the asset to be written down to its discounted value.
supplementary unaudited section of the financial statements provides information on two components, the present value of future net revenues from the oil and gas proved reserves and the income tax effect related to them. The other two components, cost of unproved properties and properties not being amortized, are provided in the audited part of the financial statements.
The economic loss is the excess of the disclosed ceiling amount over the net after-tax capitalized cost of proved oil and gas assets. The audited part of the financial statements reports the before-tax net capitalized cost of oil and gas properties. However, the sample firms do not detail the amount of deferred income taxes associated with the capitalized costs in their tax footnote. Therefore the pretax as-if write-down is calculated by adding back to the ceiling its fourth component, namely the present value of income taxes. The sample of 50 SE firms includes 16 firms that explicitly disclose the present value of income taxes and 34 firms that disclose the future value of income taxes. For the 34 firms, the discount rate they use to discount their future net cash flows is applied to the future value of income taxes. Since, this procedure can underestimate or overestimate the write-down given the firm’s specific pattern of cash flows, the calculation is repeated by using the minimum of the discount rate, over the past three years resulting in the elimination of two as-if write-downs. Finally, out of seventeen firms operating outside the United States, seven firms did not provide a country-by-country breakdown of the information. Therefore, because the as-if write-down is estimated on an aggregate level the write-down is underestimated for these firms.
In this study, the pretax economic loss for SE firms is the excess of the pretax net
capitalized costs over the pretax ceiling. Consequently, users of SE firms’ financial statements could also perform the above calculation and arrive at an “as-if” write-down for
the SE firms’ properties. Therefore, SE firms are considered the disclosing firms, and FC firms are the recognizing firms.
3. Research Design for Testing Recognition and Disclosure in an Investment Setting
In an investment setting, recognition and disclosure could have different implications for valuation of stocks for several reasons. This section develops the reasons and the research design applied to address them.
3.1 Reliability of recognized and disclosed items. Statement of Financial
Accounting Concepts No. 5 (SFAC 5) specifies four criteria for recognition. Among others, the item must be relevant, in the sense of affecting decisions, and measured with “sufficient reliability” to be recognized. Therefore, the act of recognizing an item is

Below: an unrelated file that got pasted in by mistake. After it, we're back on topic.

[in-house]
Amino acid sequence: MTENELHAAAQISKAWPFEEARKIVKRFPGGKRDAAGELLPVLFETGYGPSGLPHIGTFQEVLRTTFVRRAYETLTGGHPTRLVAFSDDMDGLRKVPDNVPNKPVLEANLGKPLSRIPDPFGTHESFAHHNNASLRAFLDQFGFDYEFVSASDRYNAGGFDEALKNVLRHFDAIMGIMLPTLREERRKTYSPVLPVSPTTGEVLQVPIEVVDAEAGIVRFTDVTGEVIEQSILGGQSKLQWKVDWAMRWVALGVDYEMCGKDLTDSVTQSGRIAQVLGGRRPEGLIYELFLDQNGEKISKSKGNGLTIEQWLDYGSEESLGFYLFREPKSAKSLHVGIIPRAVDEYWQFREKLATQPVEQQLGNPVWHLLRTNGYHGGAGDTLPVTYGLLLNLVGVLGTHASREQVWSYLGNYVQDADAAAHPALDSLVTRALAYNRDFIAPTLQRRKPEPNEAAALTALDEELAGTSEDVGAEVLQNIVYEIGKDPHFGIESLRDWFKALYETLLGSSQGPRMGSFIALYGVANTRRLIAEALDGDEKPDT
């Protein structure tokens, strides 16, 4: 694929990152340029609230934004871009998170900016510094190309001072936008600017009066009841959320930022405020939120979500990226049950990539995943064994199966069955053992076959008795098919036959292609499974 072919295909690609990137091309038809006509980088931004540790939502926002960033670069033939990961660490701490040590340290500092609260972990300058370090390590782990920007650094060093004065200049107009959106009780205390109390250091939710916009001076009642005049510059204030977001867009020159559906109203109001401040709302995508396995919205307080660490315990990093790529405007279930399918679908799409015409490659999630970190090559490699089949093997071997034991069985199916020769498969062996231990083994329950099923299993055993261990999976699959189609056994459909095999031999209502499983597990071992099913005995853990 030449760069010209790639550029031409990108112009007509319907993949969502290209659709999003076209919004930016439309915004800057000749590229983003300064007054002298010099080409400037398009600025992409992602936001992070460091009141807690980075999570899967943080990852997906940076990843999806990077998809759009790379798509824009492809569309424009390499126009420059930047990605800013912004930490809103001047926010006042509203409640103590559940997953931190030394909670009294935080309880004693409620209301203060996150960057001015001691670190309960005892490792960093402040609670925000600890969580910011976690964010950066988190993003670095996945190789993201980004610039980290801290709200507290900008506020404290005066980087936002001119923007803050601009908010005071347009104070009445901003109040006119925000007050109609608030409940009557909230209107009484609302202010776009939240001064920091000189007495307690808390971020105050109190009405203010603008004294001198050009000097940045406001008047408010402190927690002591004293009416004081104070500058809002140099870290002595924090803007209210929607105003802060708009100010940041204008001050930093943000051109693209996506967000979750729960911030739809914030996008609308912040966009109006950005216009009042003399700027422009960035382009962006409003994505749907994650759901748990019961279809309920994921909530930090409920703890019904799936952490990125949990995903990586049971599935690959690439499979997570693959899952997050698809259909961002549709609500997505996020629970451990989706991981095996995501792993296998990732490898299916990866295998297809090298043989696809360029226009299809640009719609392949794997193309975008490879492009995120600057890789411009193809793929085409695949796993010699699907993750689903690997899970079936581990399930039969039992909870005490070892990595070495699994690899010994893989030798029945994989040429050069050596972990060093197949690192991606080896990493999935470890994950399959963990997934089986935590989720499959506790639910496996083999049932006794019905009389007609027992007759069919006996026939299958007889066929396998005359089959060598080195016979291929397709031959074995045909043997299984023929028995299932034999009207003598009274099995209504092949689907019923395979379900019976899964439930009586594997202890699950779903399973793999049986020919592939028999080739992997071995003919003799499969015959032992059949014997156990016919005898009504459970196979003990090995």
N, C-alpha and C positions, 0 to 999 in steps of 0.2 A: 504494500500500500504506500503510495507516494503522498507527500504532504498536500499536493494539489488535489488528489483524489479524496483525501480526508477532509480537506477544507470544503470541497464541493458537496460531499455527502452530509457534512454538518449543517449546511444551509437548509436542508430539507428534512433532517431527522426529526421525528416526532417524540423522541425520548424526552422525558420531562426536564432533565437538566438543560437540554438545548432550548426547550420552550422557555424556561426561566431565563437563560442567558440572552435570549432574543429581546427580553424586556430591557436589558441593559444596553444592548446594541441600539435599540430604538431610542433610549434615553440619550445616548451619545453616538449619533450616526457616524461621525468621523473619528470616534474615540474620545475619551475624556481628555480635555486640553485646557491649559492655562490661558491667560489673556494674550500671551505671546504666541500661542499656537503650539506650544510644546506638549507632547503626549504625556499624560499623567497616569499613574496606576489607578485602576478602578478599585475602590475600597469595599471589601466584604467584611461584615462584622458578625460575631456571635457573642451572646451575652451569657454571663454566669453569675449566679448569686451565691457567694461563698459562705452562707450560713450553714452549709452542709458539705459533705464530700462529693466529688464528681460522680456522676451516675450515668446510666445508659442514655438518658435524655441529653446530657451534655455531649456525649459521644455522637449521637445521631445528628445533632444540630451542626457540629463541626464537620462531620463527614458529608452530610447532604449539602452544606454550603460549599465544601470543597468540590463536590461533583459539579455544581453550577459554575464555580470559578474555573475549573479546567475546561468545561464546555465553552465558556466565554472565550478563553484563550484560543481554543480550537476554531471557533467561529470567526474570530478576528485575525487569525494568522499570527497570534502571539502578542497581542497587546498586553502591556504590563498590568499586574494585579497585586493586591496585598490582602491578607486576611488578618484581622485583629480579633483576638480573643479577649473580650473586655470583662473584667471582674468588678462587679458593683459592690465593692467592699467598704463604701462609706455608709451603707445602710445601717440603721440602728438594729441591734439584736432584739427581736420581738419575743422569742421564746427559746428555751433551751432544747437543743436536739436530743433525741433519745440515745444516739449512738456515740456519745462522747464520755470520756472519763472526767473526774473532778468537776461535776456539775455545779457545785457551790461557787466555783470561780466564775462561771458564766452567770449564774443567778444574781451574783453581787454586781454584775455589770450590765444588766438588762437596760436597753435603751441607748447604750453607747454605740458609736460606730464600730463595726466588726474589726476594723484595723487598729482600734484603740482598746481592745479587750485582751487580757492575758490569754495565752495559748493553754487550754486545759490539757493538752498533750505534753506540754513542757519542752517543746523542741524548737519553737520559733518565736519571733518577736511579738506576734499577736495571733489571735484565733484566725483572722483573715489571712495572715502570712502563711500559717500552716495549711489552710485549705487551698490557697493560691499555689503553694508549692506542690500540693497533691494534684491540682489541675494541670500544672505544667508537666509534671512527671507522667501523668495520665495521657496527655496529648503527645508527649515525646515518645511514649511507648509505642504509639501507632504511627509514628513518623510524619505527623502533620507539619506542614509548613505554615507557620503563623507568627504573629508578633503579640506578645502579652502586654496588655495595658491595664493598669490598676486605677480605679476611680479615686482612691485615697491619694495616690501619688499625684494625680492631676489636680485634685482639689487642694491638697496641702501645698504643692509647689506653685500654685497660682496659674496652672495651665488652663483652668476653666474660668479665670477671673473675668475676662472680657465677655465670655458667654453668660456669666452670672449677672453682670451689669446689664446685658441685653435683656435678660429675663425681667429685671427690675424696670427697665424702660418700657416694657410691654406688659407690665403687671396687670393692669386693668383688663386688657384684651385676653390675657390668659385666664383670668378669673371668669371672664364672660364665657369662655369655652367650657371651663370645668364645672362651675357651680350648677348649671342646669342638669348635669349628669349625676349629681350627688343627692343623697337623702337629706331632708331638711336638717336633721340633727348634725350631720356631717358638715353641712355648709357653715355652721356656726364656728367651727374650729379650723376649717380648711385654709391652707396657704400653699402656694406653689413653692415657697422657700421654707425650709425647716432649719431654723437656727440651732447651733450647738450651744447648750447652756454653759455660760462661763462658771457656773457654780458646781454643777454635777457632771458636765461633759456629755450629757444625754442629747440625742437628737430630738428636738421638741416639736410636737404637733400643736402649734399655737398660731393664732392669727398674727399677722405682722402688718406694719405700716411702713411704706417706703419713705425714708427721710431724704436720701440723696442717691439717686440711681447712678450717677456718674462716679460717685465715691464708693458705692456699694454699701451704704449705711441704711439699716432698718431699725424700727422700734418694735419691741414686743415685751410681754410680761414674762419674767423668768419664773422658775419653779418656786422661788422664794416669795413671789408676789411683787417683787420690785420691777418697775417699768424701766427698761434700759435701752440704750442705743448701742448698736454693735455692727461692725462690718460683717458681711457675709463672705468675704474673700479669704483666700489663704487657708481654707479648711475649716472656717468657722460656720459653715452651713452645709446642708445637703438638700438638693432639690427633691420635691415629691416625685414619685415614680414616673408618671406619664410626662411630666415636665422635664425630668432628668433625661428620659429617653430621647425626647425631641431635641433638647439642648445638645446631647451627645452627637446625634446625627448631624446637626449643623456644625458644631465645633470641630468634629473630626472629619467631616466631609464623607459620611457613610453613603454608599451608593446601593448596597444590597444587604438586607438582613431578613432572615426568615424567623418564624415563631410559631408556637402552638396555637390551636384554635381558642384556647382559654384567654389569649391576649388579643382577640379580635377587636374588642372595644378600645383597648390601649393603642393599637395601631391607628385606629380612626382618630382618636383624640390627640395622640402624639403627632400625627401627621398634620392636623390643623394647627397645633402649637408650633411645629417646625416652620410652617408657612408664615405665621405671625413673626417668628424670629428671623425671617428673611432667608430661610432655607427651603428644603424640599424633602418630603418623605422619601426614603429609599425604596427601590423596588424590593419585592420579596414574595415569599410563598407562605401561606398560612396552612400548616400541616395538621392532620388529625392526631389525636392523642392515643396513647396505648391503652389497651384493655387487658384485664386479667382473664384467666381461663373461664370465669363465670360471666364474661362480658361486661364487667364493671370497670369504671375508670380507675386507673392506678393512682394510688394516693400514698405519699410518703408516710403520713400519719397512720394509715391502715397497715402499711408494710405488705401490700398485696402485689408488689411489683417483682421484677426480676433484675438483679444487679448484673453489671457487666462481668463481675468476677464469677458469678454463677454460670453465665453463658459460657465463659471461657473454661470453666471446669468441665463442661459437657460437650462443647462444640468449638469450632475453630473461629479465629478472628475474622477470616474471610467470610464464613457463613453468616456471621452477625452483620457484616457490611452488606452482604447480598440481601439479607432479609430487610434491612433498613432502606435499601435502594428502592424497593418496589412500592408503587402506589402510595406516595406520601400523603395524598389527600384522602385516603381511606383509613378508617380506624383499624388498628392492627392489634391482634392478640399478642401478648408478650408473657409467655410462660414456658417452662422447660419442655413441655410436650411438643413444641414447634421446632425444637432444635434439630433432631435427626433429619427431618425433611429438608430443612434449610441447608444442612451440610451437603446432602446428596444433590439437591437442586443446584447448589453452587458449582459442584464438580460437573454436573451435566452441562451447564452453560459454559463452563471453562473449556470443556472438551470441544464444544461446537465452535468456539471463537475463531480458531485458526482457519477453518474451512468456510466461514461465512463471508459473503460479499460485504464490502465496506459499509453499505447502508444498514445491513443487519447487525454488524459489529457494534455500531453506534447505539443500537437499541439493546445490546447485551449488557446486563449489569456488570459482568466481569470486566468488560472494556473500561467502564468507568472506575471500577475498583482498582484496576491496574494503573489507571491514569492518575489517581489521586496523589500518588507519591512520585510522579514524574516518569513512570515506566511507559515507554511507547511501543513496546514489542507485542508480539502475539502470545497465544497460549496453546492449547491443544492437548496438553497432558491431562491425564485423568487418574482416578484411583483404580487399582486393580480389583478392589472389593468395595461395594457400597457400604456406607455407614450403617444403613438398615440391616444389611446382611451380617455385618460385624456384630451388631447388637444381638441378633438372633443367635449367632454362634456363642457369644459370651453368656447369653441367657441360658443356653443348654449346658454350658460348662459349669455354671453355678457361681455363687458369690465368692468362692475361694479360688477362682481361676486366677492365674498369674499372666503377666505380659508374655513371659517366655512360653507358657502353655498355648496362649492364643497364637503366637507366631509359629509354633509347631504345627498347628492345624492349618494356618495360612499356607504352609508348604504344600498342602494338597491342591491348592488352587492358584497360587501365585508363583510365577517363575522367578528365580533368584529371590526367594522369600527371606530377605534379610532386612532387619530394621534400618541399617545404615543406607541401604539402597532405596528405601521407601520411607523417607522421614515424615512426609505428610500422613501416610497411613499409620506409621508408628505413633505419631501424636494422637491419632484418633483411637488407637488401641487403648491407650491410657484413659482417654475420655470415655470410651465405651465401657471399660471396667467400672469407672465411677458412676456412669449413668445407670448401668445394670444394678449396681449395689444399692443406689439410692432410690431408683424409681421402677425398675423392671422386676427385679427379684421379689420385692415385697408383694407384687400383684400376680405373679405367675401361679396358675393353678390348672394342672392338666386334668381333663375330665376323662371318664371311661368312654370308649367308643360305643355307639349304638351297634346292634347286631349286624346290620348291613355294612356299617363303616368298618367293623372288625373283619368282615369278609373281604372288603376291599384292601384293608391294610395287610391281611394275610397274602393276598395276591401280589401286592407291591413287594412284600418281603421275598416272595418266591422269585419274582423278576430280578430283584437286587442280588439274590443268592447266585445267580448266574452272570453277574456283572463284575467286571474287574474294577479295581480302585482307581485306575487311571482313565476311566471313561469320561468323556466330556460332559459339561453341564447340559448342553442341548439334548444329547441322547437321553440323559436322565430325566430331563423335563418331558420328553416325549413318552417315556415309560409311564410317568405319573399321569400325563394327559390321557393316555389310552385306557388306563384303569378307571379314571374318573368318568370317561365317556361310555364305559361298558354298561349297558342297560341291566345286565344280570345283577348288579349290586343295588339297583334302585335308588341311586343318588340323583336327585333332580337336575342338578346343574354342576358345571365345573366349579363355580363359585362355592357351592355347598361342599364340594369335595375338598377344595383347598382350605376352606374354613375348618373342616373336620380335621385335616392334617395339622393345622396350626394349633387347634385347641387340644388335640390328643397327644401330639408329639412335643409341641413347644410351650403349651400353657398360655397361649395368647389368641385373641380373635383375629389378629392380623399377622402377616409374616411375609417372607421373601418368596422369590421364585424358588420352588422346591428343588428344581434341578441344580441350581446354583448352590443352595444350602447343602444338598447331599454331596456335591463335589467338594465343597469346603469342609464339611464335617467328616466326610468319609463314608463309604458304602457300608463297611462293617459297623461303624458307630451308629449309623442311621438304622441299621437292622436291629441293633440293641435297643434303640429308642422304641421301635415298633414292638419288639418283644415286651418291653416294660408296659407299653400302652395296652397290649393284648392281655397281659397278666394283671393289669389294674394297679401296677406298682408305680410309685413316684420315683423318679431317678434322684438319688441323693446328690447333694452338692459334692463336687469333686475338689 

revealing with respect to the underlying relevance and reliability of the information.
A major component in the ceiling calculation for firms in the oil and gas industry is the quantity of proved oil and gas reserves. An independent consulting firm calculates and provides the quantity at the end of each year. The amount of the write-down also depends on the book value of the oil and gas properties that is audited for both FC and SE firms. Therefore, the reliability of the write-down amount should be similar for recognizing
and disclosing firms.
The SEC required FC firms to recognize a write-down if the net value of the oil and gas properties exceeded the discounted cash flow from proved oil and gas reserves. The
accounting practitioners, before SFAS 121, required SE firms to recognize a write-down if the net value of the oil and gas properties exceeded the undiscounted cash flow from
proved oil and gas reserves. The FASB adopted this practice in SFAS 121, stating that “The board adopted the recoverability test that uses the sum of the expected future cash flows (undiscounted and without interest charges) as an acceptable approach for identifying when an impairment loss must be recognized. In many cases, it may be relatively easy to conclude that the amount will equal or exceed the carrying amount of an asset without incurring the cost of projecting cashflows.” Therefore, choosing the
undiscounted value as the threshold was a cost-benefit tradeoff and not a reliability issue. The cost-benefit tradeoff does not apply to the oil and gas industry, since the SEC requires the projection of the cashflows for both the SE and FC firms. Therefore, in the oil and gas industry investors are not expected to consider the estimate of a recognized write-down to be more reliable than an estimate of a disclosed write-down.
3.2 Time line of recognition and disclosure. Firms recognizing a write-down
release the information at the earnings announcement date. The release includes current and last year’s earnings per share and sales. In addition, the earnings announcements will include a separate line specifying the amount of the non-cash write-down included in the current year’s earnings per share. The subsequent release of the financial